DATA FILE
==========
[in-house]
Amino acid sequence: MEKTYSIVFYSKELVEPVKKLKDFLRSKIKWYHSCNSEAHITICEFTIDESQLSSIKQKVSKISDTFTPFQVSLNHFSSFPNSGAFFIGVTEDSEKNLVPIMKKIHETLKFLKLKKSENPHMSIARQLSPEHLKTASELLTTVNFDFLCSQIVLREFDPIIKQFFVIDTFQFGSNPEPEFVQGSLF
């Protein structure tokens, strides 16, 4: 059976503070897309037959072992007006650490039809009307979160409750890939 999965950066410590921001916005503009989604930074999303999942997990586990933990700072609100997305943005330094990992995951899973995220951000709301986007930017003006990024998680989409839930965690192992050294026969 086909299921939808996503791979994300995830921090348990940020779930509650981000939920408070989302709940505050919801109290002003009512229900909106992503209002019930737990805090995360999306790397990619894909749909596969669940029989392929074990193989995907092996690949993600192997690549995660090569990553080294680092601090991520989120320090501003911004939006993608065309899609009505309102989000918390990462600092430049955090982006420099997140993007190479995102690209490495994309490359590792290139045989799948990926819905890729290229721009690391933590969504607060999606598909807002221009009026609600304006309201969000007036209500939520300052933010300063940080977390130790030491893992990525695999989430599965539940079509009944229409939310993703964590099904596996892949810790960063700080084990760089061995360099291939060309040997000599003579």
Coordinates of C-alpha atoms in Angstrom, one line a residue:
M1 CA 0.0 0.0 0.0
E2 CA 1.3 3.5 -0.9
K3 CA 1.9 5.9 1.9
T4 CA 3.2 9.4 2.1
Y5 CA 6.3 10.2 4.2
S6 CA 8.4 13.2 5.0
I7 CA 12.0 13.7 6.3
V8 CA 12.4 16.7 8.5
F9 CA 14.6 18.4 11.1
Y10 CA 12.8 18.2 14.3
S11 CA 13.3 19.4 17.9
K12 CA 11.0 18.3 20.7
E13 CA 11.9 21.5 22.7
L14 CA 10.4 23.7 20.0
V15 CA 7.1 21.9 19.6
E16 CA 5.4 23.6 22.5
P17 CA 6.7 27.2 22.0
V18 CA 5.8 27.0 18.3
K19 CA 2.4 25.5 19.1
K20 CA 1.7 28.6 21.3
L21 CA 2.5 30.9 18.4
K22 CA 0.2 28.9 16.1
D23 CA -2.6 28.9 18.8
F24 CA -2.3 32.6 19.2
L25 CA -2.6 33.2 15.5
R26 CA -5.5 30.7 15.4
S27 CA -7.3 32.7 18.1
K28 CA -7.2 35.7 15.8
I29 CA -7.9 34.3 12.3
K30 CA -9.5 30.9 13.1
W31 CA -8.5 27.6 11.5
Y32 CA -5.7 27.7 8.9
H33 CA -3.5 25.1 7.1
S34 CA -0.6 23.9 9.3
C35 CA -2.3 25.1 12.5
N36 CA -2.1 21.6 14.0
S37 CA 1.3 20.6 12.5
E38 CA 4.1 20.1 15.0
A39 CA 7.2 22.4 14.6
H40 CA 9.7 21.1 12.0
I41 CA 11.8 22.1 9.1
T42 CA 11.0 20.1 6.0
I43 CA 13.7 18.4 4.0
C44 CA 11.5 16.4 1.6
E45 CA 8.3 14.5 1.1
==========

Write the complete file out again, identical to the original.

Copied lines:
[in-house]
Amino acid sequence: MEKTYSIVFYSKELVEPVKKLKDFLRSKIKWYHSCNSEAHITICEFTIDESQLSSIKQKVSKISDTFTPFQVSLNHFSSFPNSGAFFIGVTEDSEKNLVPIMKKIHETLKFLKLKKSENPHMSIARQLSPEHLKTASELLTTVNFDFLCSQIVLREFDPIIKQFFVIDTFQFGSNPEPEFVQGSLF
């Protein structure tokens, strides 16, 4: 059976503070897309037959072992007006650490039809009307979160409750890939 999965950066410590921001916005503009989604930074999303999942997990586990933990700072609100997305943005330094990992995951899973995220951000709301986007930017003006990024998680989409839930965690192992050294026969 086909299921939808996503791979994300995830921090348990940020779930509650981000939920408070989302709940505050919801109290002003009512229900909106992503209002019930737990805090995360999306790397990619894909749909596969669940029989392929074990193989995907092996690949993600192997690549995660090569990553080294680092601090991520989120320090501003911004939006993608065309899609009505309102989000918390990462600092430049955090982006420099997140993007190479995102690209490495994309490359590792290139045989799948990926819905890729290229721009690391933590969504607060999606598909807002221009009026609600304006309201969000007036209500939520300052933010300063940080977390130790030491893992990525695999989430599965539940079509009944229409939310993703964590099904596996892949810790960063700080084990760089061995360099291939060309040997000599003579």
Coordinates of C-alpha atoms in Angstrom, one line a residue:
M1 CA 0.0 0.0 0.0
E2 CA 1.3 3.5 -0.9
K3 CA 1.9 5.9 1.9
T4 CA 3.2 9.4 2.1
Y5 CA 6.3 10.2 4.2
S6 CA 8.4 13.2 5.0
I7 CA 12.0 13.7 6.3
V8 CA 12.4 16.7 8.5
F9 CA 14.6 18.4 11.1
Y10 CA 12.8 18.2 14.3
S11 CA 13.3 19.4 17.9
K12 CA 11.0 18.3 20.7
E13 CA 11.9 21.5 22.7
L14 CA 10.4 23.7 20.0
V15 CA 7.1 21.9 19.6
E16 CA 5.4 23.6 22.5
P17 CA 6.7 27.2 22.0
V18 CA 5.8 27.0 18.3
K19 CA 2.4 25.5 19.1
K20 CA 1.7 28.6 21.3
L21 CA 2.5 30.9 18.4
K22 CA 0.2 28.9 16.1
D23 CA -2.6 28.9 18.8
F24 CA -2.3 32.6 19.2
L25 CA -2.6 33.2 15.5
R26 CA -5.5 30.7 15.4
S27 CA -7.3 32.7 18.1
K28 CA -7.2 35.7 15.8
I29 CA -7.9 34.3 12.3
K30 CA -9.5 30.9 13.1
W31 CA -8.5 27.6 11.5
Y32 CA -5.7 27.7 8.9
H33 CA -3.5 25.1 7.1
S34 CA -0.6 23.9 9.3
C35 CA -2.3 25.1 12.5
N36 CA -2.1 21.6 14.0
S37 CA 1.3 20.6 12.5
E38 CA 4.1 20.1 15.0
A39 CA 7.2 22.4 14.6
H40 CA 9.7 21.1 12.0
I41 CA 11.8 22.1 9.1
T42 CA 11.0 20.1 6.0
I43 CA 13.7 18.4 4.0
C44 CA 11.5 16.4 1.6
E45 CA 8.3 14.5 1.1